In Frehoo, Inc. v. Bureau of Labor and Industries, 510 P.3d 888, 901, 319 Or. App. 548 (Or. App. May 18, 2022), the Court of Appeals of Oregon held that the evidence supported the conclusion by Oregon’s Bureau of Labor and Industries (BOLI) that an adult-entertainment establishment subjected an underage dancer to hostile work environment sexual harassment.
As to the specific circumstances under which the alleged harassment occurred, the court explained:
The standards of sexual harassment in the workplace do not change when, as in the context of this case, the work itself is of a sexual nature. Exotic dancers do not lack protection against sexual harassment in the workplace. See Clark v. Top Shelf Entm’t, LLC, 316CV00144MOCDSC, 2017 WL 971051 at *4 (W.D.N.C. Mar. 13, 2017) (holding that exotic dancers “have protections at the workplace, including protections from sexual harassment (especially by their employers), sexual assault, and other sexual misconduct”); see also Oncale v. Sundowner Offshore Servs., Inc., 523 U.S. 75, 81, 118 S. Ct. 998, 140 L. Ed. 2d 201 (1998) (“[The] inquiry requires careful consideration of the social context in which particular behavior occurs and is experienced by its target. A professional football player’s working environment is not severely or pervasively abusive, for example, if the coach smacks him on the buttocks as he heads onto the field—even if the same behavior would reasonably be experienced as abusive by the coach’s secretary (male or female) back at the office.”).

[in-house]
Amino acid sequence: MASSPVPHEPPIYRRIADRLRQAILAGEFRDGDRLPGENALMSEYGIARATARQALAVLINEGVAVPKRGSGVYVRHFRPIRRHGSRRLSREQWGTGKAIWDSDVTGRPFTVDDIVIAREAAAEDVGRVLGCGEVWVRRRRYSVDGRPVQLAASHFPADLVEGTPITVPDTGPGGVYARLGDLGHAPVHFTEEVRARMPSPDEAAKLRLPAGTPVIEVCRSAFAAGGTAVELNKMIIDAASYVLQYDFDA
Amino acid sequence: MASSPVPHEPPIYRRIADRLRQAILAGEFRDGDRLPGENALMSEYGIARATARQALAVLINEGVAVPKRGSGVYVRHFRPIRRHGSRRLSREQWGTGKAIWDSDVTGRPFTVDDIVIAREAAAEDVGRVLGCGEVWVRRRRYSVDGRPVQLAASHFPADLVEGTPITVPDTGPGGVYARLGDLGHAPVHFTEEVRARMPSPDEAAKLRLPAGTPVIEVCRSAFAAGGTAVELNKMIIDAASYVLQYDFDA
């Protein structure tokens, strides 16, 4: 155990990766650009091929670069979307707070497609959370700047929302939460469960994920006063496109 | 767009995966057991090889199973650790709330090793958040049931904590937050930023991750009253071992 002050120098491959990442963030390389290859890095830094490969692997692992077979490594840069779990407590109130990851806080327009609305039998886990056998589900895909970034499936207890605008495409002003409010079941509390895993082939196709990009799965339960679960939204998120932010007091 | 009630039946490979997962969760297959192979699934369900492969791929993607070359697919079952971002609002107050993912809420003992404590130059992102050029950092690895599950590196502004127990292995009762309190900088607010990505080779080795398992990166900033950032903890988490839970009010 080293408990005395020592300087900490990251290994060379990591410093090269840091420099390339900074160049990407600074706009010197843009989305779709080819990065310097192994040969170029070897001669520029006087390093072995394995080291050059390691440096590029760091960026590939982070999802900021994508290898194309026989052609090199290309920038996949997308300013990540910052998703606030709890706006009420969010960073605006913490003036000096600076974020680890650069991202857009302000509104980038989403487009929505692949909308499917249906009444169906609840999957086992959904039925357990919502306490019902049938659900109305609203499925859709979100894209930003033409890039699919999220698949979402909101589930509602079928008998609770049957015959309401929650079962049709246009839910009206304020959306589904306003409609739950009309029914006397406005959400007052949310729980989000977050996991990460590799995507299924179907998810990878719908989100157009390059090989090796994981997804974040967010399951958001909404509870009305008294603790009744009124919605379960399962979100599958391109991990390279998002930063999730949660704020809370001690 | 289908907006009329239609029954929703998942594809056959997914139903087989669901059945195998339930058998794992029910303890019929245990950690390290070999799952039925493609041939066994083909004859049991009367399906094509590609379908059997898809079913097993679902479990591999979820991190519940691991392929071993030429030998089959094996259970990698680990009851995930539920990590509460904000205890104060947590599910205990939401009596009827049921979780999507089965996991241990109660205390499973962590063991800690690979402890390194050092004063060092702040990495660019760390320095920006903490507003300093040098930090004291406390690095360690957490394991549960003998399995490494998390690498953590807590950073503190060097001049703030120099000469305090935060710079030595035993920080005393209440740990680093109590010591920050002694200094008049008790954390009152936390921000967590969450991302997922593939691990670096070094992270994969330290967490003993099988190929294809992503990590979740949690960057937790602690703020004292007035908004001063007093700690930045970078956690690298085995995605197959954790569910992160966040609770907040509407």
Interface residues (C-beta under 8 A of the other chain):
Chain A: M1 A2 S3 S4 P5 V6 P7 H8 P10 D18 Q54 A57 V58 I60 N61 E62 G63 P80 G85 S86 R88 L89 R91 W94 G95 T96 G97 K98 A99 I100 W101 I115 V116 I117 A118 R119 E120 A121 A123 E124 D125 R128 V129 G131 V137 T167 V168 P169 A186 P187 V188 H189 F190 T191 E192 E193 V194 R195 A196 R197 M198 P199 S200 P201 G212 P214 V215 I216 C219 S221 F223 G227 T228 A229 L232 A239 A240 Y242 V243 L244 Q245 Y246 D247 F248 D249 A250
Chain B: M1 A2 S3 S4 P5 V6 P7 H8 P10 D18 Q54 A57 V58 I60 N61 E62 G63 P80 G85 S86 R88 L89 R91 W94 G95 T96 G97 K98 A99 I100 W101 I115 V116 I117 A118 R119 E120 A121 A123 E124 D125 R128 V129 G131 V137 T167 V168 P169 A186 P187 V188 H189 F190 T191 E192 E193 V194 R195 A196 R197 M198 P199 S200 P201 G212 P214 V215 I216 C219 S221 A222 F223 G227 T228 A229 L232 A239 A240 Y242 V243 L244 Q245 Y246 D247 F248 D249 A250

As to the merits, the court agreed with the BOLI’s finding that, e.g., “a reasonable young woman of that age [fifteen] would have found the performance of nude dancing for older men to be sufficiently severe to create a hostile, intimidating and offensive working environment” and that there was sufficient evidence to support the conclusion that the petitioner knew or should have known that it was employing underage dancers and that the alleged 15 year-old victim was herself underage.
Specifically, the court noted that the corporate petitioner “had just recently, within the past year, not only employed a 13-year-old girl, but employed her trafficker” and “knew it had a serious problem of child sex exploitation, perpetrated by its own employees, and that its current controls were inadequate” yet “failed to make any changes—including failing to adopt identification machines, or even failing to enforce its own policies.”
The court also, however, held that BOLI applied the incorrect standard for holding the petitioner’s owners liable under an “aiding and abetting” theory, since it deviated from the statutory text when assessing their liability.